The work didn’t end with transcribing! Once interviews were transcribed, they were “coded” to identify different themes. Coding is an important technique in qualitative research where a researcher will categorize and identify different themes and patterns in qualitative data like interviews. By highlighting themes and quotes, important lessons and information can be distilled. For example, some of the themes that volunteers highlighted were “internalized oppression,” “familial relationships,” “coming out,” and “cultural tensions.” This work, though tedious, allows interviews to connect with each other and community members in different ways. Special gratitude to the dozens of Lavender Phoenix volunteers who spent hours transcribing and coding interviews! An example of a coded interview. This interview was conducted by Kirby conducted with Willy Wilkinson on February 28, 2015. The interview was coded by Lavender Phoenix volunteer Kim Celine.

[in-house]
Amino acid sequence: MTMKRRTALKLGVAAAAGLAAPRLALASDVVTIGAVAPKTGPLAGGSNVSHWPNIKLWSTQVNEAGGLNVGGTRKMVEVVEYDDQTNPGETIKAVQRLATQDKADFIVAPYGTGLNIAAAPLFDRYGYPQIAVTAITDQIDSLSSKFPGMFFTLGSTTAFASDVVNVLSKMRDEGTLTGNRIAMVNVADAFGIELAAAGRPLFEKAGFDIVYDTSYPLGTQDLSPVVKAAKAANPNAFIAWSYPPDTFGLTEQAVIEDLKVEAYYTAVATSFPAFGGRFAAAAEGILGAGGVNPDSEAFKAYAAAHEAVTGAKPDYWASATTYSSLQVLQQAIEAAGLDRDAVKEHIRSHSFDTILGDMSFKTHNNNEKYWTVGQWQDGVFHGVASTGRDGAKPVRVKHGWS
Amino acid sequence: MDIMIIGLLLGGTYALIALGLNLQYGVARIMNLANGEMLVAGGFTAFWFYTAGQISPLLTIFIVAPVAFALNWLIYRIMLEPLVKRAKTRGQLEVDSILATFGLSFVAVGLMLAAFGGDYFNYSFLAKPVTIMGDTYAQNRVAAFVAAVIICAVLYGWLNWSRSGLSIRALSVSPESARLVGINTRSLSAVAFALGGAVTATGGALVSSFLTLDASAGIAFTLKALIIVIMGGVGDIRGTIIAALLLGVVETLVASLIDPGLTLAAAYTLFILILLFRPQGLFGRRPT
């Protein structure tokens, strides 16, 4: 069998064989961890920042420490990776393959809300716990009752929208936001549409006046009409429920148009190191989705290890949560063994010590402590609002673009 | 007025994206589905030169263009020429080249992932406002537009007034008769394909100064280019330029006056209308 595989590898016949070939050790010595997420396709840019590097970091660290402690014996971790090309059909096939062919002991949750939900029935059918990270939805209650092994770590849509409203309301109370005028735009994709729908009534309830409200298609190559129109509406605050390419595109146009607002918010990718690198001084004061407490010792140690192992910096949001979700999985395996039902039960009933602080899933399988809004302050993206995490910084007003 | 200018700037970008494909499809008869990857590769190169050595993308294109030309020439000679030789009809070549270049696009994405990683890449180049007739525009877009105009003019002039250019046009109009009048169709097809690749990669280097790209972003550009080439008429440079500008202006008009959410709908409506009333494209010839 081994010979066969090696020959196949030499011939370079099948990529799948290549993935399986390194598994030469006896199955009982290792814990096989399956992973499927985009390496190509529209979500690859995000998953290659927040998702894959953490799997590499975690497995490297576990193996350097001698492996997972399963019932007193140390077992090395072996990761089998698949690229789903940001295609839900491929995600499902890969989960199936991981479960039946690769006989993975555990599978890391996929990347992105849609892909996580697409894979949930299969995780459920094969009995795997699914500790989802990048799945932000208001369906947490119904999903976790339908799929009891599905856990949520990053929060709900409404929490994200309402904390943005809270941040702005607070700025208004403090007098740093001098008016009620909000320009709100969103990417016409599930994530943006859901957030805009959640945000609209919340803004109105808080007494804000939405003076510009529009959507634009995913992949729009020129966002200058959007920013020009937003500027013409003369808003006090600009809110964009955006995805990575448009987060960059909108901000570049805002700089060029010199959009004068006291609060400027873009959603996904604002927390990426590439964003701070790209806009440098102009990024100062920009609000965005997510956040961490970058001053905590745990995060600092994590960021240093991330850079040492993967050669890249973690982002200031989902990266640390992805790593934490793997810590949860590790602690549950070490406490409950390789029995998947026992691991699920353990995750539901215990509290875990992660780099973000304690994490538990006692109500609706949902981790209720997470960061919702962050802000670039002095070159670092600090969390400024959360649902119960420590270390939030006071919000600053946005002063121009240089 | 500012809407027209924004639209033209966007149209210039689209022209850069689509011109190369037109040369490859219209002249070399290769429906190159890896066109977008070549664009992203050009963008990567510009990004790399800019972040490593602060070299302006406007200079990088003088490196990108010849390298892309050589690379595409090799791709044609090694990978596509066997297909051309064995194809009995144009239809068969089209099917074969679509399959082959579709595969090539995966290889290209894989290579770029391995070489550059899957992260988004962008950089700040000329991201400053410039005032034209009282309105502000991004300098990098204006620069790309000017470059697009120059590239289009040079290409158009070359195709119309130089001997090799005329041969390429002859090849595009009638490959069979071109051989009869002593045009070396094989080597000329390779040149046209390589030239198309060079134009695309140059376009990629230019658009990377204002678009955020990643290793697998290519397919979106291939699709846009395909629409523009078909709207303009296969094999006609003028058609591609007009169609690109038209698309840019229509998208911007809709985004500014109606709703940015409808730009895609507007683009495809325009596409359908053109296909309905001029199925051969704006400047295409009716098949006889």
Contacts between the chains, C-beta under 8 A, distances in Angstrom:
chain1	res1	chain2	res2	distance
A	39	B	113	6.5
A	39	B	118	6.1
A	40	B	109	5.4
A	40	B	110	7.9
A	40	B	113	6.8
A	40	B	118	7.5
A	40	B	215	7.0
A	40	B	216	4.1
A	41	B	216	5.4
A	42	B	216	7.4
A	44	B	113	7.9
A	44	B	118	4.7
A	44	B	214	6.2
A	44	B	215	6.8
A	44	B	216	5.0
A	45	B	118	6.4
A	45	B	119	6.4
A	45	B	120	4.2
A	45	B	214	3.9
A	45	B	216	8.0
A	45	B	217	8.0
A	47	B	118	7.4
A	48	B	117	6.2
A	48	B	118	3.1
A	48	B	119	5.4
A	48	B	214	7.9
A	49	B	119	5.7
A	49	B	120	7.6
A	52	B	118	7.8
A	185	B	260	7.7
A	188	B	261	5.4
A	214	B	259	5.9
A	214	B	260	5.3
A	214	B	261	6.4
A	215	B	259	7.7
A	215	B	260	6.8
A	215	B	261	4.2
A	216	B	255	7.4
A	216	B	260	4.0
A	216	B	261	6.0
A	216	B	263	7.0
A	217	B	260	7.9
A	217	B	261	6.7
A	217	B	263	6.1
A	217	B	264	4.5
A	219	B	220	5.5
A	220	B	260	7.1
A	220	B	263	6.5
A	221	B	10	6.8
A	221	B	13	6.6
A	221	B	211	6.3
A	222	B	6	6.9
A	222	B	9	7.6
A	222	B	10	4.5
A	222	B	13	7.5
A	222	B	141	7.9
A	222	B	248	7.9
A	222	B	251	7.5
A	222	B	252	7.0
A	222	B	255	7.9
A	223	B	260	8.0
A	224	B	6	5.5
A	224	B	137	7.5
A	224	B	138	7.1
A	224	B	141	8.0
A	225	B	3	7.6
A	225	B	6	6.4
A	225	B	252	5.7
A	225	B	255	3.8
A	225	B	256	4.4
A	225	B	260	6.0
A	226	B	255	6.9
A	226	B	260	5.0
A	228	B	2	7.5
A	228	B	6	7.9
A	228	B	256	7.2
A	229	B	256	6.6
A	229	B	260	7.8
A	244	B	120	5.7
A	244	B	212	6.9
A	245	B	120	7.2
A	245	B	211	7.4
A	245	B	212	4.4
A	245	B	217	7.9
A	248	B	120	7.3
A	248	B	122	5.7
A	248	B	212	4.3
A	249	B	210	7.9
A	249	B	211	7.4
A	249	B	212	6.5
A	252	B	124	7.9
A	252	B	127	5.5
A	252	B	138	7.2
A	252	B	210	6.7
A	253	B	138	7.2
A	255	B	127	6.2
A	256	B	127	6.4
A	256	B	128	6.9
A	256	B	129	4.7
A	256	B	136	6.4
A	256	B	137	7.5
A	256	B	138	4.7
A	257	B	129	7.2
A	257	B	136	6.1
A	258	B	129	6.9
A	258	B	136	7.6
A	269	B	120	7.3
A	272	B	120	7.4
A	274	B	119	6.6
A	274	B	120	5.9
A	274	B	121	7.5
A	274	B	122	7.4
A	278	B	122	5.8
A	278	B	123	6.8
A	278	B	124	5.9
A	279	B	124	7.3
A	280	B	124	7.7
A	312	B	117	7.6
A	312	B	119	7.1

With all of the work done to construct an archive of stories and build a deeper community memory, the Dragon Fruit Project turned its attention to dissemination. We knew that we needed to make our stories known and accessible. With guidance from Anirvan Chatterjee, a community storyteller and activist, we looked towards Wikipedia, an online repository of free and accessible public information. Though Wikipedia is seen as one of the most democratic and open repositories of information, a 2011 study found that Wikipedia’s editors were overwhelmingly white, male, English-speaking, and living in the Northern hemisphere. Rather than existing as a “colorblind utopia,” Wikipedia and other digital spaces are shaped by the same forces of oppression that shape our world. These editors have immense power: they write, edit, and nominate pages for deletion, shaping how information is presented and organized. Over the past few years, there have been many stories of sexist and racist attacks on the Wikipedia pages of women, trans, and queer people, and attacks on editors themselves, further illustrating how digital repression operates.